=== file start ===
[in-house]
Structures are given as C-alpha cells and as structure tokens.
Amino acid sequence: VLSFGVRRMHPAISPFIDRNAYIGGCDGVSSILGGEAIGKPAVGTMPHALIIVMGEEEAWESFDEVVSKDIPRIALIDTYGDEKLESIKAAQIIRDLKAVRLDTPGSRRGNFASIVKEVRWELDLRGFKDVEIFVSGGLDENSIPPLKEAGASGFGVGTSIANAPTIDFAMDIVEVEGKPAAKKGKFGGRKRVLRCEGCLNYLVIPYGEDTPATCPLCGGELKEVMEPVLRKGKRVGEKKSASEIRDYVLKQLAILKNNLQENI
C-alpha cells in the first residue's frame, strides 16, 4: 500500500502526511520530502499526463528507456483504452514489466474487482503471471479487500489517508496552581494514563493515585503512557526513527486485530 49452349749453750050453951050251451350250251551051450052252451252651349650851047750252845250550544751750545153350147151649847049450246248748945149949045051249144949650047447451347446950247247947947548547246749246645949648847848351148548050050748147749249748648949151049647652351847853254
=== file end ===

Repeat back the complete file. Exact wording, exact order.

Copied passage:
[in-house]
Structures are given as C-alpha cells and as structure tokens.
Amino acid sequence: VLSFGVRRMHPAISPFIDRNAYIGGCDGVSSILGGEAIGKPAVGTMPHALIIVMGEEEAWESFDEVVSKDIPRIALIDTYGDEKLESIKAAQIIRDLKAVRLDTPGSRRGNFASIVKEVRWELDLRGFKDVEIFVSGGLDENSIPPLKEAGASGFGVGTSIANAPTIDFAMDIVEVEGKPAAKKGKFGGRKRVLRCEGCLNYLVIPYGEDTPATCPLCGGELKEVMEPVLRKGKRVGEKKSASEIRDYVLKQLAILKNNLQENI
C-alpha cells in the first residue's frame, strides 16, 4: 500500500502526511520530502499526463528507456483504452514489466474487482503471471479487500489517508496552581494514563493515585503512557526513527486485530 49452349749453750050453951050251451350250251551051450052252451252651349650851047750252845250550544751750545153350147151649847049450246248748945149949045051249144949650047447451347446950247247947947548547246749246645949648847848351148548050050748147749249748648949151049647652351847853254